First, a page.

Whether or not retail tenants are obliged to continue paying rent during the current coronavirus crisis is the subject of heated debate at the moment. There is a great deal of discussion taking place, during which emotions are – understandably – running high. The position of retailers was addressed during a debate in the House of Representatives, at which point Rob Jetten of Democrats 66 (generally the picture of impeccable conduct) called on shopkeepers who “feel they are being screwed” to contact his office. Interest groups of tenants and retailers who are in discussion with one another regarding a general guideline for the retail sector urge landlords and tenants to “apply their common sense”. On 25 March, they called for a deferment of rent for shopkeepers until at least 20 April 2020. Talks regarding a permanent solution are still in progress.
As in any situation, of course, it’s good advice to use one’s common sense. In this exceptional period, which no one predicted and which will have immense repercussions, it is vital that landlords and tenants remain in communication and – taking one another’s interests into account – attempt to arrive at a reasonable solution.
Where such discussions are concerned, a bit of legal clarification is in order. In most cases, rental contracts are reasonably watertight and allow no room for the tenant to reduce or discontinue payment of the rent. This is particularly true for rental contracts drafted in accordance with the model drawn up by the Netherlands Real Estate Council (ROZ), which are used in the majority of cases.
On the other hand, tenancy law itself provides for the possibility of adjusting the obligation to pay rent. It is possible that the newly adopted government measures could be considered as a defect. The landlord, after all, will not receive the benefit they were entitled to expect from the tenant. This is especially imaginable in cases involving tenancy of a restaurant or other hospitality business, which has been required to close as a result of the government’s precautionary measures. But even in cases where the tenant was (in principle) allowed to remain open for business, but is generating virtually no income, the consequences of the government measures could possibly be viewed as a defect. By law, such a defect justifies a reduction in the rent owed.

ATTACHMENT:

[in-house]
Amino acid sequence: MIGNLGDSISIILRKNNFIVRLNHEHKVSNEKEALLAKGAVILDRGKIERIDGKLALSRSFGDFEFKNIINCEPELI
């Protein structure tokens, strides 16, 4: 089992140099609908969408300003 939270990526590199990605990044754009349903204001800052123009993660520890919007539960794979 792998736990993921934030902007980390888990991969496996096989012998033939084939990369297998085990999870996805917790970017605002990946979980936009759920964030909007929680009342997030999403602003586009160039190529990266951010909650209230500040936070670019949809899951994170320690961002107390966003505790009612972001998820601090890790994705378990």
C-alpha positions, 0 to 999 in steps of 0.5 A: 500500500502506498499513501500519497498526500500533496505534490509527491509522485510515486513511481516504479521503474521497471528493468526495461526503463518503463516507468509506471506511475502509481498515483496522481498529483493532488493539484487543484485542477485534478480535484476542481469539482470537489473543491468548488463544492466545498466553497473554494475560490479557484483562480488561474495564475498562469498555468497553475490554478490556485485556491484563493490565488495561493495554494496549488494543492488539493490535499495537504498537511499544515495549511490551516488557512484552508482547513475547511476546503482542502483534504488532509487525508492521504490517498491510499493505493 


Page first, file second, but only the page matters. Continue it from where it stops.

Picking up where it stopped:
On this point, however, the rental contract supersedes the statute – meaning that tenants who lease space based on an ROZ contract will be unable to invoke these provisions of law.
Does this mean that tenants with an ROZ contract are completely out of luck? Not entirely. The Dutch Civil Code (Burgerlijk Wetboek) allows court judges the possibility of amending or nullifying contractual provisions. An example of this takes place when unforeseen circumstances occur, as we described in a previous entry. Yet the invocation of force majeure is a possibility as well, as is an appeal to the statutory provisions stating that the requirements of reasonableness and fairness may negate a contractual provision or be used to supplement a contract.
In determining whether a contract should be amended, the court will undoubtedly take into account the fact that no one saw the coronavirus crisis coming and that no party is to blame. The guiding principle in all cases will be: what have the parties agreed to in the contract? Yet in light of the court’s ability to intervene in a contract, even when it has been drafted in accordance with the ROZ model, a signed contract is hardly sacrosanct.
This is something for the landlord and tenant to keep in mind when discussing the question of how to proceed during this period.
We have established a HELP DESK to answer all your corona-related questions. Feel free to contact us (at no obligation) for help with the questions on your mind today or in the weeks ahead. We can provide you with a brief indication of potential solutions for your current situation.
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